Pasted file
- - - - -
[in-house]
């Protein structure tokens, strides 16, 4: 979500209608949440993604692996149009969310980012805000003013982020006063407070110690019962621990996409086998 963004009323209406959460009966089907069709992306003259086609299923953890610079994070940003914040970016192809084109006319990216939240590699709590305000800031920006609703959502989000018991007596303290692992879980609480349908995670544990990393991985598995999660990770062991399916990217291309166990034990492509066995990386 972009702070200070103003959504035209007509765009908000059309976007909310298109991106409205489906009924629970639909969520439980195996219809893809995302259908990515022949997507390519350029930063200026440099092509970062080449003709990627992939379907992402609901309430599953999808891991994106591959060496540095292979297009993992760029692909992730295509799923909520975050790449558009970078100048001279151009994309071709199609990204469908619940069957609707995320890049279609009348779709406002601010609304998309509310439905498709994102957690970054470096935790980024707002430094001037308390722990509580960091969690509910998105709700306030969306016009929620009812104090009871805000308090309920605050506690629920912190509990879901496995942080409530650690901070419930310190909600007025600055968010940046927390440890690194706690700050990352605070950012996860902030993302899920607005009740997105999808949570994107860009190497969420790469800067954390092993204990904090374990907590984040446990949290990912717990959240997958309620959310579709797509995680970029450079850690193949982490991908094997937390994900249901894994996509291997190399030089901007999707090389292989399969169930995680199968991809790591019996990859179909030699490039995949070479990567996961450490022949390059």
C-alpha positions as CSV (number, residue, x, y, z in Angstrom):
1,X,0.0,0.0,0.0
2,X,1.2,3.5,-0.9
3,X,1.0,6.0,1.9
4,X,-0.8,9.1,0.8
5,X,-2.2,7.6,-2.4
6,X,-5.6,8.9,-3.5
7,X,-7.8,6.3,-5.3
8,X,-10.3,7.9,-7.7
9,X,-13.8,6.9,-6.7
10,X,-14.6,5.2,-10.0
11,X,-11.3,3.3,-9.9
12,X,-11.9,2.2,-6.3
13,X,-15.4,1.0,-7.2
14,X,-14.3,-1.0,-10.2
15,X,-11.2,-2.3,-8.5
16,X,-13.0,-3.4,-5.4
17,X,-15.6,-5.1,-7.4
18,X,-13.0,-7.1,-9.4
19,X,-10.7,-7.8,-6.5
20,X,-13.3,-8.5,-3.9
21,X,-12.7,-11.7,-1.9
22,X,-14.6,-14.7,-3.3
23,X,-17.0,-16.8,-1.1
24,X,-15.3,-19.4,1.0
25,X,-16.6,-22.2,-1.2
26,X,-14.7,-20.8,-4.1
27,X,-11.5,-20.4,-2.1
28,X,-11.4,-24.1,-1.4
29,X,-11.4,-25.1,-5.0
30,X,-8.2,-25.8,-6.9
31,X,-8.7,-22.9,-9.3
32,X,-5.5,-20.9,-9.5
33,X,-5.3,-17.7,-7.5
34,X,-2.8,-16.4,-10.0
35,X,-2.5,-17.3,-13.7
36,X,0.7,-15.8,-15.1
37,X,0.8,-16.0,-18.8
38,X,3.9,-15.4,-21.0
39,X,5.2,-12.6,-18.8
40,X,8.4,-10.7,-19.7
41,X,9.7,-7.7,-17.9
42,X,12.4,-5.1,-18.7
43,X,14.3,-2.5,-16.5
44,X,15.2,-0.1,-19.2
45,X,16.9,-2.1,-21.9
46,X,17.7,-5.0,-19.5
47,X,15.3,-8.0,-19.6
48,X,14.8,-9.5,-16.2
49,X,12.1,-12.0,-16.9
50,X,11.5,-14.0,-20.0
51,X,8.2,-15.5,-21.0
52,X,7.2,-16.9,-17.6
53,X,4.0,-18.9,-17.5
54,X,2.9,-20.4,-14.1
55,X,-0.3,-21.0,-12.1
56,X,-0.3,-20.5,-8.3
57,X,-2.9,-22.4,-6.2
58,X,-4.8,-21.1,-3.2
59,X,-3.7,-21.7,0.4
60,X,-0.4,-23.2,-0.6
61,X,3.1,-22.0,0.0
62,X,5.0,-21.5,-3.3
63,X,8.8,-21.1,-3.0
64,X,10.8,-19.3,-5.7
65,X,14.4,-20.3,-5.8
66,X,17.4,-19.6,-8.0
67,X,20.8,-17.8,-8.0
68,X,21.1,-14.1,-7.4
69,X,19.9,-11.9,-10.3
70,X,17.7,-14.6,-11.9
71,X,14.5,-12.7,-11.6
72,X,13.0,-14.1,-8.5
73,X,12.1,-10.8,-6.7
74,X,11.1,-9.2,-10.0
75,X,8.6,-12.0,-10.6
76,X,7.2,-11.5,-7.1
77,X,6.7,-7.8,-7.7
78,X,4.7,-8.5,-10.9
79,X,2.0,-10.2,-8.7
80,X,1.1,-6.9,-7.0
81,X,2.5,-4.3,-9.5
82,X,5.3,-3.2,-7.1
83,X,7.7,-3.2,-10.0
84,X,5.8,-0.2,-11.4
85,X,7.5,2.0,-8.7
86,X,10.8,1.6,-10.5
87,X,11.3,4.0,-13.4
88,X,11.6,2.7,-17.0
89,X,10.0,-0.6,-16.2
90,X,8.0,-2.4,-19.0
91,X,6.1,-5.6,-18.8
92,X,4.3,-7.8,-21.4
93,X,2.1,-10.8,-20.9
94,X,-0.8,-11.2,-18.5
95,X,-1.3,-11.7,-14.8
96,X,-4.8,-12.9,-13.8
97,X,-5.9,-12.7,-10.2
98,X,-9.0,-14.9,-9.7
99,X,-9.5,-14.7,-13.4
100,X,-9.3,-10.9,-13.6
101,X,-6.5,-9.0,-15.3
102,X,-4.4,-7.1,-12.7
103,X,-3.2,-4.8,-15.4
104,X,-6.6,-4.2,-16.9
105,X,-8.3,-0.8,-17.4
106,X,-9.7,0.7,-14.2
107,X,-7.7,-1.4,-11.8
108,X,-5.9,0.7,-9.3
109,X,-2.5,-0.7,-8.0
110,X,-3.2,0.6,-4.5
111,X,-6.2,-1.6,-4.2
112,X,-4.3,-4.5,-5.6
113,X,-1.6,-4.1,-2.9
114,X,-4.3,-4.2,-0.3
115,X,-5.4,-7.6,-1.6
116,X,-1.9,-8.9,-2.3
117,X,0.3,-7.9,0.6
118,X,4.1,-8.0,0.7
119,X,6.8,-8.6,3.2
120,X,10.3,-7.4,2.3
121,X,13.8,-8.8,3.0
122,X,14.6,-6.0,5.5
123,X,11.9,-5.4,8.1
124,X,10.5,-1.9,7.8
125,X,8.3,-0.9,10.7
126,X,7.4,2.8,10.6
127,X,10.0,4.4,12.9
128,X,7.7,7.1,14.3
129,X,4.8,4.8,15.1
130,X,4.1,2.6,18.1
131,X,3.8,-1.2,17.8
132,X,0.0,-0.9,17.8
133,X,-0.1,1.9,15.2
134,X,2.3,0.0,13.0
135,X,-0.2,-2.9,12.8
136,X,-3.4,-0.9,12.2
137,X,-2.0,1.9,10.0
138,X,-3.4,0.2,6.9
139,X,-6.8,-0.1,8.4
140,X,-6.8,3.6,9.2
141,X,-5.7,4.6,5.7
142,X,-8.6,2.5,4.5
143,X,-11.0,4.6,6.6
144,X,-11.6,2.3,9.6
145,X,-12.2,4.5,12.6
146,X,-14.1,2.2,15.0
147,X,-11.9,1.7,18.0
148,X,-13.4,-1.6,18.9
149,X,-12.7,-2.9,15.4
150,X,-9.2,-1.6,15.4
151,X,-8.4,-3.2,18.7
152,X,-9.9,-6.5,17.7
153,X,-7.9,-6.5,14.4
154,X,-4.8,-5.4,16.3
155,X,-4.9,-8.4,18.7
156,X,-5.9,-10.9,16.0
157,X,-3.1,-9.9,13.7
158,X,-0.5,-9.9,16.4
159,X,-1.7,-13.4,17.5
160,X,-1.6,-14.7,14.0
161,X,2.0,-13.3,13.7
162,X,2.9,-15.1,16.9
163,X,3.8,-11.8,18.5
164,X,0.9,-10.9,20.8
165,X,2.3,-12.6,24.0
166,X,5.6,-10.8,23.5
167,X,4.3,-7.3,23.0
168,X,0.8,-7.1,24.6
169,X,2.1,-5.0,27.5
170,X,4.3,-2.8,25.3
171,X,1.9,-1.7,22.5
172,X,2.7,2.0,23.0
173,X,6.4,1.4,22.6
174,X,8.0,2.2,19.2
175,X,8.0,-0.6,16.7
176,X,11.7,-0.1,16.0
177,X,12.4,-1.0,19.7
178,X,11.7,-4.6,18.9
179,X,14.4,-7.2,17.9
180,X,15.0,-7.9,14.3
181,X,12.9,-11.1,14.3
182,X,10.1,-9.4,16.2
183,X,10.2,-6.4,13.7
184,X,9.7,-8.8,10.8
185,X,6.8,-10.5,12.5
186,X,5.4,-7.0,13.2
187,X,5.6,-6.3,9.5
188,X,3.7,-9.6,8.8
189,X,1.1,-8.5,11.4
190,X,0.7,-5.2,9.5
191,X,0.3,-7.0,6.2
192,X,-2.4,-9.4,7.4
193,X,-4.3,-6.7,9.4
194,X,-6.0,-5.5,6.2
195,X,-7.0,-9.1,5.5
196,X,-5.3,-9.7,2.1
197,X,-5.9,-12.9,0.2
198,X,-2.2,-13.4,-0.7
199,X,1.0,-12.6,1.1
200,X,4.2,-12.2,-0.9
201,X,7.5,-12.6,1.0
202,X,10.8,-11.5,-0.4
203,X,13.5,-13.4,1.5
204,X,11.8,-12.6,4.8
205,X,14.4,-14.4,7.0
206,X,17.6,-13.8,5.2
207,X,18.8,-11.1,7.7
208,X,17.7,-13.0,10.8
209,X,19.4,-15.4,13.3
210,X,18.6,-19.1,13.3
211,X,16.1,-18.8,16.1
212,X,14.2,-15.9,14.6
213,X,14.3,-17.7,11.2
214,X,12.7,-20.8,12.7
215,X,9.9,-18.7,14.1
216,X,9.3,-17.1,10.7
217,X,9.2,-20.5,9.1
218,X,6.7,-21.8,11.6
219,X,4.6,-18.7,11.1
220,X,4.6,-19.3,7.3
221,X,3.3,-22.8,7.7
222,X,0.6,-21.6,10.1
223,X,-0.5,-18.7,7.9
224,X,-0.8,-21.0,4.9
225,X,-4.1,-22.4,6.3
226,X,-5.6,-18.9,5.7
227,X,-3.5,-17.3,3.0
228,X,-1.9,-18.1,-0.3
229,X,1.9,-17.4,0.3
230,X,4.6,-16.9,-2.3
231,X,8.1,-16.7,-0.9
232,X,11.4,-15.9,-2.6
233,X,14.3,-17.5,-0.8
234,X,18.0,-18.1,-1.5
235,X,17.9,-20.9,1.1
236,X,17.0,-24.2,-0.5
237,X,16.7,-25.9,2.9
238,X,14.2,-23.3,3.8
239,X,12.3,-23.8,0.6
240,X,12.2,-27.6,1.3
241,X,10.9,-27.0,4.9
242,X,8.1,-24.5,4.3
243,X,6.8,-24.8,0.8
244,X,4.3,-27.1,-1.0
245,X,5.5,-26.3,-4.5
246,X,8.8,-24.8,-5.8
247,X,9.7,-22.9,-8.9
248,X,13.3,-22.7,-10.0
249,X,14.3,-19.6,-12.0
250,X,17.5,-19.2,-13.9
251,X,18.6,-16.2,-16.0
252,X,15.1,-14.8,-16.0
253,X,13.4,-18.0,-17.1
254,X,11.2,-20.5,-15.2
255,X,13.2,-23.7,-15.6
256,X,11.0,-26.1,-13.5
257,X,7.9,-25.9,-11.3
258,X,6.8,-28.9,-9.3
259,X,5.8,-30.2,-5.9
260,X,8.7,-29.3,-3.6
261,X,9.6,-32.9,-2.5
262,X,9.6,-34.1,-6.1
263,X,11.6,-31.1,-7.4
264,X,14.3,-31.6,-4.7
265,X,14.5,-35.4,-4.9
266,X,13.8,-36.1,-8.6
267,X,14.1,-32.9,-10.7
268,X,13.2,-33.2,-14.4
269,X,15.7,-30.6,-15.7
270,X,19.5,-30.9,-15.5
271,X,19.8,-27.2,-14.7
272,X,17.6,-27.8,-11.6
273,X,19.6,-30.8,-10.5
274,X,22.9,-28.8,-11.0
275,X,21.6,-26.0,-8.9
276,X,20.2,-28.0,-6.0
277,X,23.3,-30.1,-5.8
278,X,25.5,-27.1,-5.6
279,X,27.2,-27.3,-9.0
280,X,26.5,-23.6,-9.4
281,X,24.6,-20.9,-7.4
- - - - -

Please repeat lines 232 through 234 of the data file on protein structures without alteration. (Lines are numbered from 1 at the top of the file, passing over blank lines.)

229,X,1.9,-17.4,0.3
230,X,4.6,-16.9,-2.3
231,X,8.1,-16.7,-0.9